Most people will remember sex education in school.
We’ve had it drummed into us from a pretty young age that condoms prevent sexually transmitted diseases and unwanted pregnancies.
Yet, even armed with the knowledge of the risks involved, two thirds of British people have never been tested for an STI.
The study by Lelo, released as part of Sexual Health Week, also found that a quarter of people never use a condom when sleeping with somebody for the first time.
Kate Moyle from Lelo said: “We found these figures incredibly shocking, especially when we consider that many sexually transmitted infections are symptomless, which highlights the importance of testing even when you feel fine.”
She went on to explain that if left untreated, some STDs can impact your long-term health, such as your ability to get pregnant.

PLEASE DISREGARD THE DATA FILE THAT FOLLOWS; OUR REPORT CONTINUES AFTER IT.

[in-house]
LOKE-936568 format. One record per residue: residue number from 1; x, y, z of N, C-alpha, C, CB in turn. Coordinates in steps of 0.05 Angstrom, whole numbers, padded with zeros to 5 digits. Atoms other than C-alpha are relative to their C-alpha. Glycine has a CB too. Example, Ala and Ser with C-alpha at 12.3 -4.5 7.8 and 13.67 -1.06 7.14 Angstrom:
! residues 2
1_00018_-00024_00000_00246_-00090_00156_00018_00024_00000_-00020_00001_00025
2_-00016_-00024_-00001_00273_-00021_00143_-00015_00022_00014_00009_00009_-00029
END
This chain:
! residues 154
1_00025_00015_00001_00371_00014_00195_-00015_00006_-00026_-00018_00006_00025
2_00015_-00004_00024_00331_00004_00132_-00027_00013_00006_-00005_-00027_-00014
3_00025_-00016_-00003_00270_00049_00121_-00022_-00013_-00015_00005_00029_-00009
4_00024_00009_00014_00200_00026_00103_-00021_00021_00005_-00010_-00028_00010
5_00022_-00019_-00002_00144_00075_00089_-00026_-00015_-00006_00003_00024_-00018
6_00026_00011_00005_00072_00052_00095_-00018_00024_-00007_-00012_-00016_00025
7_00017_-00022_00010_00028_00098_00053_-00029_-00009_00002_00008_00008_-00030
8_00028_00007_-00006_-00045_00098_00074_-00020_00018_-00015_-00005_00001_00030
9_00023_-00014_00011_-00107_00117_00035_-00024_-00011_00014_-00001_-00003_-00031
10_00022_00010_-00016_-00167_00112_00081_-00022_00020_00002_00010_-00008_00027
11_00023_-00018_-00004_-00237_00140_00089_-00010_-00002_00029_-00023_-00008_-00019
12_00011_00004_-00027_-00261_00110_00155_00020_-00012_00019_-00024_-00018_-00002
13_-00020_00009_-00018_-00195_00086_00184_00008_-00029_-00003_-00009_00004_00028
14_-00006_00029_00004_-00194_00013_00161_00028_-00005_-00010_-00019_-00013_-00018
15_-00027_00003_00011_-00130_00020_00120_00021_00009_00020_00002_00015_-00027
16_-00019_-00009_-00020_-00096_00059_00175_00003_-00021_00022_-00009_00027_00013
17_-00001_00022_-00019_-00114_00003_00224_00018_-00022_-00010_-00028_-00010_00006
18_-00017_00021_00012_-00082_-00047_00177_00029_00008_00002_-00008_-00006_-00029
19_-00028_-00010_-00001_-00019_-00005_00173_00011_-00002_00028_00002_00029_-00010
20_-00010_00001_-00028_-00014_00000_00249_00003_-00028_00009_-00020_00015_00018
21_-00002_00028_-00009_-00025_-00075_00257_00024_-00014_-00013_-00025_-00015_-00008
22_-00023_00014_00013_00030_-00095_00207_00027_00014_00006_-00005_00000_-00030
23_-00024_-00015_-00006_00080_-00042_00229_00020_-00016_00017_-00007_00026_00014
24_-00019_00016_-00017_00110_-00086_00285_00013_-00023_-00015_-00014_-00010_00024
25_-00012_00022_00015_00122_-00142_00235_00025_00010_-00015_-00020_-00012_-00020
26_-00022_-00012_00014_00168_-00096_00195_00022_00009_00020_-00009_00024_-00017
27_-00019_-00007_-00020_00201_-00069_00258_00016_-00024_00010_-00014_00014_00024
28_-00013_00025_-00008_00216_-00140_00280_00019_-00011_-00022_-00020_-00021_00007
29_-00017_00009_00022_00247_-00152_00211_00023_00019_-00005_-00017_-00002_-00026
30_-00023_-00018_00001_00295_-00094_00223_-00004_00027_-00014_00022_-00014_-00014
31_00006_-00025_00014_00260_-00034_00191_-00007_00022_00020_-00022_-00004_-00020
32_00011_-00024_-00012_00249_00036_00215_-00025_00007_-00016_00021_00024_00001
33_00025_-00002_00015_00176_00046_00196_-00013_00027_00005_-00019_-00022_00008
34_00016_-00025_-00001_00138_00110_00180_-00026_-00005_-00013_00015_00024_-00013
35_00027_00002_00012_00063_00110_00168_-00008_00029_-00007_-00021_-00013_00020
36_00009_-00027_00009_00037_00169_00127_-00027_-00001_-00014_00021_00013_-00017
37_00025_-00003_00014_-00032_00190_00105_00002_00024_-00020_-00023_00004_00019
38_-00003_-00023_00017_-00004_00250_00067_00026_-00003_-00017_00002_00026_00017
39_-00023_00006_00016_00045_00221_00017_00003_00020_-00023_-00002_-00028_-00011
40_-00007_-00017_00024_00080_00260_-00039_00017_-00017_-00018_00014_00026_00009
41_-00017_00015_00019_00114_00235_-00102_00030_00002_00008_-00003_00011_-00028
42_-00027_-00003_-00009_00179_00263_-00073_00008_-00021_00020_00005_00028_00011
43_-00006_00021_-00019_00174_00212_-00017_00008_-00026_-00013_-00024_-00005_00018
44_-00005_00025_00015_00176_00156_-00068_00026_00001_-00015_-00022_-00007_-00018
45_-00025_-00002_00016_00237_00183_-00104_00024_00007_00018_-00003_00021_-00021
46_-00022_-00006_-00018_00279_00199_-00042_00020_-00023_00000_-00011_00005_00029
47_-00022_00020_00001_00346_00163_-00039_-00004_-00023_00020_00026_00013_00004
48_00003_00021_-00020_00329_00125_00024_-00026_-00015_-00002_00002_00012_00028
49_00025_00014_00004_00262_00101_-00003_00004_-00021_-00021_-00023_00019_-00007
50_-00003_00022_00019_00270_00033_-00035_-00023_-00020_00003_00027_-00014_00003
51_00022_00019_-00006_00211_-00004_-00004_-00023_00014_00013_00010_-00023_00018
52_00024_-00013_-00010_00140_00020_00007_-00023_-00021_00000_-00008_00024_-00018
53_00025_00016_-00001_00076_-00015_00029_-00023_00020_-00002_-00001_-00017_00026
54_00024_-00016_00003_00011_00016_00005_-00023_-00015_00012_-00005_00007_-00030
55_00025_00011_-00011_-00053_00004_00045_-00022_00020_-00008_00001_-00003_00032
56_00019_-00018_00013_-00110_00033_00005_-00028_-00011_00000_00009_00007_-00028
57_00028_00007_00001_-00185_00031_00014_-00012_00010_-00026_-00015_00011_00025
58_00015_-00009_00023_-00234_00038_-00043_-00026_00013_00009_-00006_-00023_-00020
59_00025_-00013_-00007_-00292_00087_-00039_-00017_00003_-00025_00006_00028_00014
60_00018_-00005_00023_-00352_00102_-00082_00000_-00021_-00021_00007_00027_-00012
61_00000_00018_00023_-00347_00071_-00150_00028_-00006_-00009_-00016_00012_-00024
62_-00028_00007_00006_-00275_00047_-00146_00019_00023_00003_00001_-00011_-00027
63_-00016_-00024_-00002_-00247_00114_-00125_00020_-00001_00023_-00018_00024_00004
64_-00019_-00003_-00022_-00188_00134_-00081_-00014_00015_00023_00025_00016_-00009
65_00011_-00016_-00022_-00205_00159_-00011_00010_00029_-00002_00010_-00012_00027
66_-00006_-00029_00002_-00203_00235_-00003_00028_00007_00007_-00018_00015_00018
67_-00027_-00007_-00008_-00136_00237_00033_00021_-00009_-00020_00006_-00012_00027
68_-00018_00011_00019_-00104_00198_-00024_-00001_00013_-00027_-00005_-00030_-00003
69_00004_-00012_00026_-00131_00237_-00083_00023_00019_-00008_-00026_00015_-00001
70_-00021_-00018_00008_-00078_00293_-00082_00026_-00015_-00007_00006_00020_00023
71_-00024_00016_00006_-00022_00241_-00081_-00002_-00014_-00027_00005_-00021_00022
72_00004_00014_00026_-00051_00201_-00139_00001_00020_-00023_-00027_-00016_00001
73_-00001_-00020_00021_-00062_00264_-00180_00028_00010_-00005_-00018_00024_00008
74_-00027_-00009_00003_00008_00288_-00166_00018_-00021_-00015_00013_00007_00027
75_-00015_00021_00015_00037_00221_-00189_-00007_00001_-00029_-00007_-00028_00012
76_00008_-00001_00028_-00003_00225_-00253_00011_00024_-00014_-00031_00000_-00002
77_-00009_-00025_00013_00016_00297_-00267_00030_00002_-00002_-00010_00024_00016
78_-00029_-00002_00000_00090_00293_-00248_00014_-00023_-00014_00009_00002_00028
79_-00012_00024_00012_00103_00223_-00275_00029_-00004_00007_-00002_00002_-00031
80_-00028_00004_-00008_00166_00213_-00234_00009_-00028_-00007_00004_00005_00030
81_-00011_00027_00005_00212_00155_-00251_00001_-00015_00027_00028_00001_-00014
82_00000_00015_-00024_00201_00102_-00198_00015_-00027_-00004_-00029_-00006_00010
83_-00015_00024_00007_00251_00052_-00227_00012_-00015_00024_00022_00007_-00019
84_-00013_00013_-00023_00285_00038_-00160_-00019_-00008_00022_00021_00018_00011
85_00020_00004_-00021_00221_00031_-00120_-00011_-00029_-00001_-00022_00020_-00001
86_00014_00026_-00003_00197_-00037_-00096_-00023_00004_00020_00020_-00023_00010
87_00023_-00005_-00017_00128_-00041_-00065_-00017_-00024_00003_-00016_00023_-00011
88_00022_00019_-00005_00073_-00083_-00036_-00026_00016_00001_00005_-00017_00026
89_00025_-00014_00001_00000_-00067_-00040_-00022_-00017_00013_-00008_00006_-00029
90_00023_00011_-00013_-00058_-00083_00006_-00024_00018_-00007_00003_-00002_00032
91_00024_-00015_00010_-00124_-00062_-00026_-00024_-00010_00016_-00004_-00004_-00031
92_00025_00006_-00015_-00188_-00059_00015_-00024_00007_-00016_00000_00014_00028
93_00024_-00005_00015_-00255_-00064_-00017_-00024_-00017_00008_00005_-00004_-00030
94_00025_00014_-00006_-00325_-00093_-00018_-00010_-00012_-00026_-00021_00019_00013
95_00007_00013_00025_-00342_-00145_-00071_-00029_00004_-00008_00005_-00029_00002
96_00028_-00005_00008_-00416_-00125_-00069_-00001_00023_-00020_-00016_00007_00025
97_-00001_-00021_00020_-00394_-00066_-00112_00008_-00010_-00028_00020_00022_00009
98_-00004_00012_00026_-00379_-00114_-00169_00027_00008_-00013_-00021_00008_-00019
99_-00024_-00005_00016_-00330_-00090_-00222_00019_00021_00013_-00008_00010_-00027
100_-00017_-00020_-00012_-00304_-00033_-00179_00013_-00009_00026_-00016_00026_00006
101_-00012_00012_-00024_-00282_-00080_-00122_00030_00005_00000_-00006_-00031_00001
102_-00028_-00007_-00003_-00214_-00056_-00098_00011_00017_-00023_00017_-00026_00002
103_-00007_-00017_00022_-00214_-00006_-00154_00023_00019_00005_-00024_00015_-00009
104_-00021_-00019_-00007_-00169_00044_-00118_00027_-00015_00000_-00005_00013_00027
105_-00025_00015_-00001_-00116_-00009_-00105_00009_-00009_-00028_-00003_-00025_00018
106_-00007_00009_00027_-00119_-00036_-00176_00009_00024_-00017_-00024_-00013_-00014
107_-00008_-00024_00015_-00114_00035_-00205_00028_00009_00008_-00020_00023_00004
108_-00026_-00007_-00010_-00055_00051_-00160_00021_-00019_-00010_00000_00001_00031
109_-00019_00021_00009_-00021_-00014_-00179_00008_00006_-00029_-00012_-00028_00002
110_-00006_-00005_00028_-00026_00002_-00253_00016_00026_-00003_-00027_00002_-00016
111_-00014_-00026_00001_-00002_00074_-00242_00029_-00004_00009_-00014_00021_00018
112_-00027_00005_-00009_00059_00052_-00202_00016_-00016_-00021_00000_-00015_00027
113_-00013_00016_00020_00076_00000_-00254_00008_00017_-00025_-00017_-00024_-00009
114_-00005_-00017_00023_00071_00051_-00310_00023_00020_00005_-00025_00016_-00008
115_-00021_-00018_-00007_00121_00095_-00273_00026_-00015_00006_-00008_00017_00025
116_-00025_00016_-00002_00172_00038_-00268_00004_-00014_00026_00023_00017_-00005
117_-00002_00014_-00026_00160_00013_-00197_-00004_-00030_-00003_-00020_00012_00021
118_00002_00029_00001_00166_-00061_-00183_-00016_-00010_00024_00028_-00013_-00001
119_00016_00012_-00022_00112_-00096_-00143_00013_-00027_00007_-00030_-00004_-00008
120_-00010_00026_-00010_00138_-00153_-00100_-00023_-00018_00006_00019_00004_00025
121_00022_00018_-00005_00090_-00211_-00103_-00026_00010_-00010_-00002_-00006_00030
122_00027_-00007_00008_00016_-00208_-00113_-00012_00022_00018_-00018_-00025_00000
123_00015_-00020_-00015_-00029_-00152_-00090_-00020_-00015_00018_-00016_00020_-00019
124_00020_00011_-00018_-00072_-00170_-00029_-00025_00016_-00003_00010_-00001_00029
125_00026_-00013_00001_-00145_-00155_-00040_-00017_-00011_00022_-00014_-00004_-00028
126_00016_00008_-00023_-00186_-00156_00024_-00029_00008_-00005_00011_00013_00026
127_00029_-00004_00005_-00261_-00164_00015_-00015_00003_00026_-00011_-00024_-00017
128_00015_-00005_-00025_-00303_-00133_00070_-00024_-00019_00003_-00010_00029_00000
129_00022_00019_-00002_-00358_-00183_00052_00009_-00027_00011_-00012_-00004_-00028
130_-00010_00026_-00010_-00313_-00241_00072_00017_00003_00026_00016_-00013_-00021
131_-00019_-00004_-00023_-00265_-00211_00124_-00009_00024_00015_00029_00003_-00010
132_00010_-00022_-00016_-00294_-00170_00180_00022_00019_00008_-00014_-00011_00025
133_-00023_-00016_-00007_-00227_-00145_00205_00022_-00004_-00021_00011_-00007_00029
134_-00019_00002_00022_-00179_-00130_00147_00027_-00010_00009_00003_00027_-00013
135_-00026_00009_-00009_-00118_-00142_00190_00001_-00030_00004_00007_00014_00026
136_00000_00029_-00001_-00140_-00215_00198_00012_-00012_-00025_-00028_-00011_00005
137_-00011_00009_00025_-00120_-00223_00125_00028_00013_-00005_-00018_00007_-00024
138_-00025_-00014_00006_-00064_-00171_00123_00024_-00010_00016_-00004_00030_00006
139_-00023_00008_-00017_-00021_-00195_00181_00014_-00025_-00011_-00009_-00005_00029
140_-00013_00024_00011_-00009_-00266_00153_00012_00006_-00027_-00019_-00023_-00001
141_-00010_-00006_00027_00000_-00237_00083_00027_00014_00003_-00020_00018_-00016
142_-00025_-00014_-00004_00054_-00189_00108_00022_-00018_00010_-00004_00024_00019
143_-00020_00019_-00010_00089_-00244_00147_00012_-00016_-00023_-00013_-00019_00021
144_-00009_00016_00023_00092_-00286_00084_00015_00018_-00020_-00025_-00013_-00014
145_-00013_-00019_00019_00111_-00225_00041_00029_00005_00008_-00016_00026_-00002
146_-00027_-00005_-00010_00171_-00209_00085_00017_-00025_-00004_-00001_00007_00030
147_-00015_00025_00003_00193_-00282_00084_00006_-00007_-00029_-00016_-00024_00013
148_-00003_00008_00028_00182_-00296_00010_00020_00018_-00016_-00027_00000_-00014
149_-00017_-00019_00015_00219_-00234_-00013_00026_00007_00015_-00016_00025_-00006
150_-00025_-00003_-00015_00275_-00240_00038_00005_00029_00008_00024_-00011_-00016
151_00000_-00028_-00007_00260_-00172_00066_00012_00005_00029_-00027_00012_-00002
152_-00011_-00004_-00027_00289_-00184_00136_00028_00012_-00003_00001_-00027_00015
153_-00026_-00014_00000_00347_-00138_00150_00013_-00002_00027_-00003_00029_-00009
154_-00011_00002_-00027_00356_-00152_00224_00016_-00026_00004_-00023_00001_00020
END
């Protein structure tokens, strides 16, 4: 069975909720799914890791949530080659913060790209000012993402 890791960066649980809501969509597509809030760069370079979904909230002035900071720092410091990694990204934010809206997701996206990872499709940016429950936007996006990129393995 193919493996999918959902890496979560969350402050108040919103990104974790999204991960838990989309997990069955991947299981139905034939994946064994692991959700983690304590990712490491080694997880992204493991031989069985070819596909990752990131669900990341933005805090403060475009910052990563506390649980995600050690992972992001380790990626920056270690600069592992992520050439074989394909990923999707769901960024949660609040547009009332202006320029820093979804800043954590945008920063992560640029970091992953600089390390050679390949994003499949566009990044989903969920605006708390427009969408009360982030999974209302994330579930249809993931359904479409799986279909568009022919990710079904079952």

“With this in mind, it seems the risks really do not outweigh the benefits of using condoms which are the most reliable form of contraception for protecting against both unwanted pregnancy and STIs, which when used correctly don’t detract from the enjoyment of sex.”
There’s an air of embarrassment around speaking openly about sexual history. However, keeping the conversation flowing might prove important for your sexual health in the long run.
People in London have the worst track record for lying about condoms. 29% of Londoners surveyed said they have lied in the past about using condoms when, in fact, they haven’t.
Men are also almost twice more likely than women (15% vs. 8%) to lie about using condoms.
Ever lied about how many sexual partners you’ve had? You’re not alone. A quarter of British people have skewed their numbers with 18-34 year olds being the worst culprits.